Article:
I agree that the diagram is actually of a PFD. It's even found on the PFD page. A P&ID is much more detailed and shows all instruments instead of just control valves. It makes sense to merge the two pages. I had always heard of P&ID in reference to "Process", but just recently saw it written out as "Piping & Instrument Diagram"; that's what led me to wikipedia. 199.64.0.252 (talk) 20:30, 20 March 2008 (UTC)

In my experience (40 years as a piping designer) P&ID is more commonly understood to be Process and Instrumentation Diagram. Process Flow Diagrams, while containing most of the same graphics, add information regarding flow conditions/states. P&IDs are intended to sort out Instrumentation and Controls. I suggest a merge using "Process" rather than "Piping", as I believe that more people will use that as a search. —Preceding unsigned comment added by 204.50.168.206 (talk) 14:31, 29 May 2008 (UTC)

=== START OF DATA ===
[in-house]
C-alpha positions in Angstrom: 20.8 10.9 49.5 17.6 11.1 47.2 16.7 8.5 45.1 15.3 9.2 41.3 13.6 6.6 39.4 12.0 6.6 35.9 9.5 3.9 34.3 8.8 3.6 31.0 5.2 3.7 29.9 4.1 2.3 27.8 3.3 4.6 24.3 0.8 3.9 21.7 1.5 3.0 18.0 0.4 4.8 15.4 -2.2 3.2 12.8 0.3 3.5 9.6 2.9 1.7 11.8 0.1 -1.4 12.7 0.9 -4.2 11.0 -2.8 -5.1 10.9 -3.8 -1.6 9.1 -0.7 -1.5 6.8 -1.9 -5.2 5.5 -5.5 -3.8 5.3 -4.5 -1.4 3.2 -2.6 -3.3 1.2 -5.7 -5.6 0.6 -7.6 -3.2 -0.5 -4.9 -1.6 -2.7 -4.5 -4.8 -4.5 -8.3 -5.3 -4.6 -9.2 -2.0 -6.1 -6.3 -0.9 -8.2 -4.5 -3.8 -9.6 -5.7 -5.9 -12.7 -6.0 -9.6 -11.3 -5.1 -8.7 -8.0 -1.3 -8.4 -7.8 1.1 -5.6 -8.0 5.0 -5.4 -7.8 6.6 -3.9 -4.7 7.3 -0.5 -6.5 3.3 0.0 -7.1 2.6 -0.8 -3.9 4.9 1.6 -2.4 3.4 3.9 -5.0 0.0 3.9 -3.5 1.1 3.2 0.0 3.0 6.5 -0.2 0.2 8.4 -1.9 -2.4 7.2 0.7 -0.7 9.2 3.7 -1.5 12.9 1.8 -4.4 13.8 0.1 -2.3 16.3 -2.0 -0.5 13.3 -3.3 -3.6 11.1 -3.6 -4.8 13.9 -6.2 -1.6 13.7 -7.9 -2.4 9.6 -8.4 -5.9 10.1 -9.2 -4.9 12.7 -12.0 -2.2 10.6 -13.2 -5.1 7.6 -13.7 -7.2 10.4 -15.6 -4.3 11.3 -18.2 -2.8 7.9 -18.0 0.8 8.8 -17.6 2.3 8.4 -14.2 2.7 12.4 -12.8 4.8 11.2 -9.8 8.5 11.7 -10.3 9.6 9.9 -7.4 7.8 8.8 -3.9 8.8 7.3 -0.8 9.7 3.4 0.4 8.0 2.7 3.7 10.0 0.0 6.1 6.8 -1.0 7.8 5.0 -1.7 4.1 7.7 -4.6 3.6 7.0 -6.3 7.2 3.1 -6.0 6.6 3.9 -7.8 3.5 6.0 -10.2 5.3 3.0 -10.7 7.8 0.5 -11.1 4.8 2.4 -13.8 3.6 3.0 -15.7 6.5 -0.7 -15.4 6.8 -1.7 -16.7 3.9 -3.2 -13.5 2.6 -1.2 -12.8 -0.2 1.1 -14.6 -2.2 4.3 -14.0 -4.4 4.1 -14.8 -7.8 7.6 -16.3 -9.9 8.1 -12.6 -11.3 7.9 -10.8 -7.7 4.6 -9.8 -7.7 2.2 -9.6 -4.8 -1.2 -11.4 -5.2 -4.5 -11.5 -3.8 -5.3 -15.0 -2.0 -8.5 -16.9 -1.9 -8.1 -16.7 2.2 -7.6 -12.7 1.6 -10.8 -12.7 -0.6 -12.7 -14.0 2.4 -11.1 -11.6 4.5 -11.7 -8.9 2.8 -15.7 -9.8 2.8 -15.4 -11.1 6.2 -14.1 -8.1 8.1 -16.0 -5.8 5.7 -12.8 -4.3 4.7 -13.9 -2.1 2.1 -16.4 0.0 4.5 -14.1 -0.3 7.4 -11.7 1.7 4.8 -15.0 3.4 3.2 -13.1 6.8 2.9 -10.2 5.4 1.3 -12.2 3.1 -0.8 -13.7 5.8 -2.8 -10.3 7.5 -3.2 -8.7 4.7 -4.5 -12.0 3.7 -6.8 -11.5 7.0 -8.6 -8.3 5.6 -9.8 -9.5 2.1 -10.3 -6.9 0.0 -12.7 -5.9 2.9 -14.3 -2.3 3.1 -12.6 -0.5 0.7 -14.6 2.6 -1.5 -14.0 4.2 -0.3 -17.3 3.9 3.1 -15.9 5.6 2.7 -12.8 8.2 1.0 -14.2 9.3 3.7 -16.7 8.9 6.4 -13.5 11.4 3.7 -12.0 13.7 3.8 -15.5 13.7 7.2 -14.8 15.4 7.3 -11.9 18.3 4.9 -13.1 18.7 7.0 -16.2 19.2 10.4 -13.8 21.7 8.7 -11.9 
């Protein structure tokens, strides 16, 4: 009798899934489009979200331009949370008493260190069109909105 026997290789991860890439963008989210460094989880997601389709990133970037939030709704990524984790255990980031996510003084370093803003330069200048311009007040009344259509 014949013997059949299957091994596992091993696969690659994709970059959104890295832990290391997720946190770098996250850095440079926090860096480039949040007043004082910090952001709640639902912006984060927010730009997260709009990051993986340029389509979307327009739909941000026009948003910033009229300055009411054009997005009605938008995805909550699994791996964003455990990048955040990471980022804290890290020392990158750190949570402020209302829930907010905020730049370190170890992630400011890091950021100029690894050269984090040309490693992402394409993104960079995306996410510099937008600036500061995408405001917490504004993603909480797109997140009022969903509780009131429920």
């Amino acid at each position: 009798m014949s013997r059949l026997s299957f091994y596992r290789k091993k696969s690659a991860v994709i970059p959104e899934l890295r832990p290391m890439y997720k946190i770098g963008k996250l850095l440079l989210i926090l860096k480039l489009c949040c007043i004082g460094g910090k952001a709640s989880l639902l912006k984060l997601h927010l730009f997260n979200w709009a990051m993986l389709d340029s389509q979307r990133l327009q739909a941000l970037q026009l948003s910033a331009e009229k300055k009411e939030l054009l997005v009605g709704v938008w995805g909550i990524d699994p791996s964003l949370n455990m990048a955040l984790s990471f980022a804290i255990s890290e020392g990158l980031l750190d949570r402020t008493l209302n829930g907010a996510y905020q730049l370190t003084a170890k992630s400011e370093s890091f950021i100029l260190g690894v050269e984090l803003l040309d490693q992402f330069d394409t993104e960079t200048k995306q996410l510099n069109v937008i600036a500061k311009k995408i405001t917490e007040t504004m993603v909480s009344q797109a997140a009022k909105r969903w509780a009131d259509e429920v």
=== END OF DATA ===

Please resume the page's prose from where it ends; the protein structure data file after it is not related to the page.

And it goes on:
I've being working with diagrams like those for 5 years now, and I agree on the merging, as the diferences presented for the Process and the Piping are more of the routine work of each company than for the Diagram itself. - 201.91.26.237 (talk) 20:43, 22 July 2008 (UTC)


The Correct term is "Process & Instrumentation Diagram" - "Piping" is simply and straightforwardly incorrect. —Preceding unsigned comment added by 81.151.17.6 (talk) 11:09, 21 August 2008 (UTC)

I disagree with you. As a licensed Professional Engineer working as a Process Engineer at a very large company in Houston, I deal with these everyday. The correct and most commonly used definition for P&ID is "Piping and Instrumentation Diagram." 144.177.70.5 (talk) 20:24, 5 September 2008 (UTC)